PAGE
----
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West Virginia Day or WV Day commemorates the date that West Virginia was admitted to the Union and became a member of the United States. It is usually held on June 20 each year held unless it falls on a Sunday, when it is observed on the following Monday.
West Virginia Day is a public holiday in West Virginia, where it is a day off for the general population, and schools and most businesses are closed.
A wide range of West Virginia Day events are arranged. Some may last for a few days or be held on a weekend close to June 20 to enable families to attend. There are festivities at the State Capitol in Charleston and a range of historic sites.
Events include: local arts festivals; serving roadside refreshments, such as a birthday cake and lemonade; displays of Civil War era crafts and industrial processes; exhibitions on the state's social, agricultural or industrial heritage; costume days and special guided tours; re-enactments of Civil War battles; the distribution of pins, caps and t-shirts promoting the state; and brunches, lunches and barbecues. Special offers on outdoor activities, such as swimming, rafting and guided hikes are also popular and serve to promote the beauty of the West Virginian landscape.
West Virginia Day is a state holiday in West Virginia and many state offices, libraries and schools are closed. Public transit services may operate to a reduced schedule or not operate at all, but stores and other businesses may be open. However, in other areas of the United States, West Virginia Day is not observed and public life on June 20 is not affected.
West Virginia is largely mountainous and was largely dense woodland. Before European explorers arrived, the area was a hunting ground for a range of Native American peoples and many ancient mounds are found. It is thought that the first European explorers arrived in the area in 1671 and the European settlement started around 1725. The modern state of West Virginia was created out of part of the British Virginia Colony, which became the state of Virginia.
The Blue Mountains form an impressive physical barrier between east and west in the area, particularly before the advent of motorized transport. This barrier was emphasized by different groups of European settlers that colonized the areas to the east and west of these mountains. During the early days of the state, there were some disagreements over the amount of funds allocated to development projects in the state's western and the eastern parts.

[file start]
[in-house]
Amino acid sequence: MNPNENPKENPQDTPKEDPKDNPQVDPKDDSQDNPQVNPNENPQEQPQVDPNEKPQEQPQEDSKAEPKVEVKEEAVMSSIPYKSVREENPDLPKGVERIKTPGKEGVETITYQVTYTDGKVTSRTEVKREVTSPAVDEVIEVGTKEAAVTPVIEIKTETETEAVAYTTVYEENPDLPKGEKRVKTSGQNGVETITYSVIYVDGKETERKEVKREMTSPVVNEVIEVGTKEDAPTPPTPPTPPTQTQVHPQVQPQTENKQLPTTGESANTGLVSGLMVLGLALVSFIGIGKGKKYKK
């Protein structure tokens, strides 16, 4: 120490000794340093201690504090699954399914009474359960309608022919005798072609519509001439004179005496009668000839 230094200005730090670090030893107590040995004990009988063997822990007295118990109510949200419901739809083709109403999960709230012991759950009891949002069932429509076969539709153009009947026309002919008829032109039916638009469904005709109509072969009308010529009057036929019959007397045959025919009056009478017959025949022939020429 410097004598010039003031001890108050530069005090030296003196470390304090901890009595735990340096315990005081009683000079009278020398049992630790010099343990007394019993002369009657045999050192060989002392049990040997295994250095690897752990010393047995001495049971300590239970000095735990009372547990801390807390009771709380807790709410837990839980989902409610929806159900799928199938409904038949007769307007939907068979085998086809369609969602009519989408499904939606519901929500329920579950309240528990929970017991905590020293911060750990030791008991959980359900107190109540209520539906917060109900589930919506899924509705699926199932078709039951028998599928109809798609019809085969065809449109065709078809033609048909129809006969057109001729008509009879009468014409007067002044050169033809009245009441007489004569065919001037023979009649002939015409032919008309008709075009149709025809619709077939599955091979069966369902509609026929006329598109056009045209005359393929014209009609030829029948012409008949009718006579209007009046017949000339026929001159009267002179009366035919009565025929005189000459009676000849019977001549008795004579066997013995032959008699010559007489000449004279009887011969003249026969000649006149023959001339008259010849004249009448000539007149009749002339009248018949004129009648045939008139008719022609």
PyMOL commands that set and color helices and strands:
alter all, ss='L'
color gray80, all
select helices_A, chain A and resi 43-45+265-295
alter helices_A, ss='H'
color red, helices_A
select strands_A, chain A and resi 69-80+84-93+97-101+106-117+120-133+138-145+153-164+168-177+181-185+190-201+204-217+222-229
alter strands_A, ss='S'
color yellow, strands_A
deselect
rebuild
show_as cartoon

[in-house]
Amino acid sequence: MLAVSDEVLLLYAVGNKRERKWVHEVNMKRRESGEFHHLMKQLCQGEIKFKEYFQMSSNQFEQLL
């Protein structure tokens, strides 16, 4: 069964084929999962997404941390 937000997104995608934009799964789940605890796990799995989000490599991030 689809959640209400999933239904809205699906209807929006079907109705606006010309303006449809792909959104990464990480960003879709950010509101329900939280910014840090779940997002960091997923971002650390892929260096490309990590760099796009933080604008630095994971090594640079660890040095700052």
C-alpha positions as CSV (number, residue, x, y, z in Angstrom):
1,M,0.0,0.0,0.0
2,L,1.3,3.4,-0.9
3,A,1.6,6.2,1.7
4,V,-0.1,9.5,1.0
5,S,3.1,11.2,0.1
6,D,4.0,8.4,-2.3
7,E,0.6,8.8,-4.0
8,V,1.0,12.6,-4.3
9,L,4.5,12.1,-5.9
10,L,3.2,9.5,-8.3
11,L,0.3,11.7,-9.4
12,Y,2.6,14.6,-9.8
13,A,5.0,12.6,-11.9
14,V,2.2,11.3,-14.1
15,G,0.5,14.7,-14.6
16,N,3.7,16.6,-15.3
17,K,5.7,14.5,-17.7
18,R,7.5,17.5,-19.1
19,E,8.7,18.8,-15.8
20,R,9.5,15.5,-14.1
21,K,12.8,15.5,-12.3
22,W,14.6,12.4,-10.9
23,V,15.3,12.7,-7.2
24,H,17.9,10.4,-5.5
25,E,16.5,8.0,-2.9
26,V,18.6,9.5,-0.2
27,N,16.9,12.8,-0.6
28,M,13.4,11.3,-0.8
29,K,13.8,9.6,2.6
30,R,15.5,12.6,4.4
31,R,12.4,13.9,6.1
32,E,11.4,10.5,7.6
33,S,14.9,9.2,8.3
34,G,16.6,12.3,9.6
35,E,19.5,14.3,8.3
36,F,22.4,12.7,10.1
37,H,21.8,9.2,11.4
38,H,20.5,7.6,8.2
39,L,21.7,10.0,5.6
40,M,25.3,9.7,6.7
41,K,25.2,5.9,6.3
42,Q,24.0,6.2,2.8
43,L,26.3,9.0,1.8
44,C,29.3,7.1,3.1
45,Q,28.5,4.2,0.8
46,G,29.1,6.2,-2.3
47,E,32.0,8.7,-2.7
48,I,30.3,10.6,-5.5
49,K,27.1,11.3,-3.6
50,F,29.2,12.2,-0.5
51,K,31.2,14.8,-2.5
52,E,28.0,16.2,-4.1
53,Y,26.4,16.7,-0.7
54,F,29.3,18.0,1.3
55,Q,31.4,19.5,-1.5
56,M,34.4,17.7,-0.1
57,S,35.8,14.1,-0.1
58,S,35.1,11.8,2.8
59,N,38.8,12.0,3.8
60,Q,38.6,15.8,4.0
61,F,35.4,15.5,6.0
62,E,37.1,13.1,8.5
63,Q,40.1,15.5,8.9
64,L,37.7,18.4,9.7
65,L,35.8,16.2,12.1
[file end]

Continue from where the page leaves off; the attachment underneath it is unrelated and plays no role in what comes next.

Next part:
During the American Civil War, Virginia became sharply divided over if it should leave the United States and join the Confederate States. As a result of this and the early political and social divisions, 50 counties separated from Virginia and the state of West Virginia was created. On April 20, 1863, President Lincoln proclaimed that West Virginia would be admitted to the United States as a separate state 60 days later. On June 20, 1863, West Virginia became a member of the Union. From 1864, West Virginia Day was celebrated informally and became a state holiday in 1927. If June 20 falls on a Sunday, West Virginia Day is observed on Monday June 21.
The state seal of West Virginia depicts two crossed rifles and a Phrygian or Liberty cap, representing the importance of fighting for liberty, in front of a boulder. A farmer with an ax and plow, representing agriculture, and a miner with a pickax, anvil and sledge hammer, representing industry, stand next to the boulder, which is inscribed with the date West Virginia, became a state: June 20, 1863. These images are surrounded by a ring with the words “State of West Virginia” and “Montani Semper Liberi” (Mountaineers Are Always Free), which is the state motto.
The state flag consists of a white background, representing purity, with a dark blue border symbolizing the United States. The image at the flag's center consists of similar elements to the state seal surrounded by the rhododendron, the state flower. Other symbols of West Virginia include: the cardinal (state bird); the sugar maple (state tree); the black bear (state animal); and the Golden Delicious apple (state fruit).
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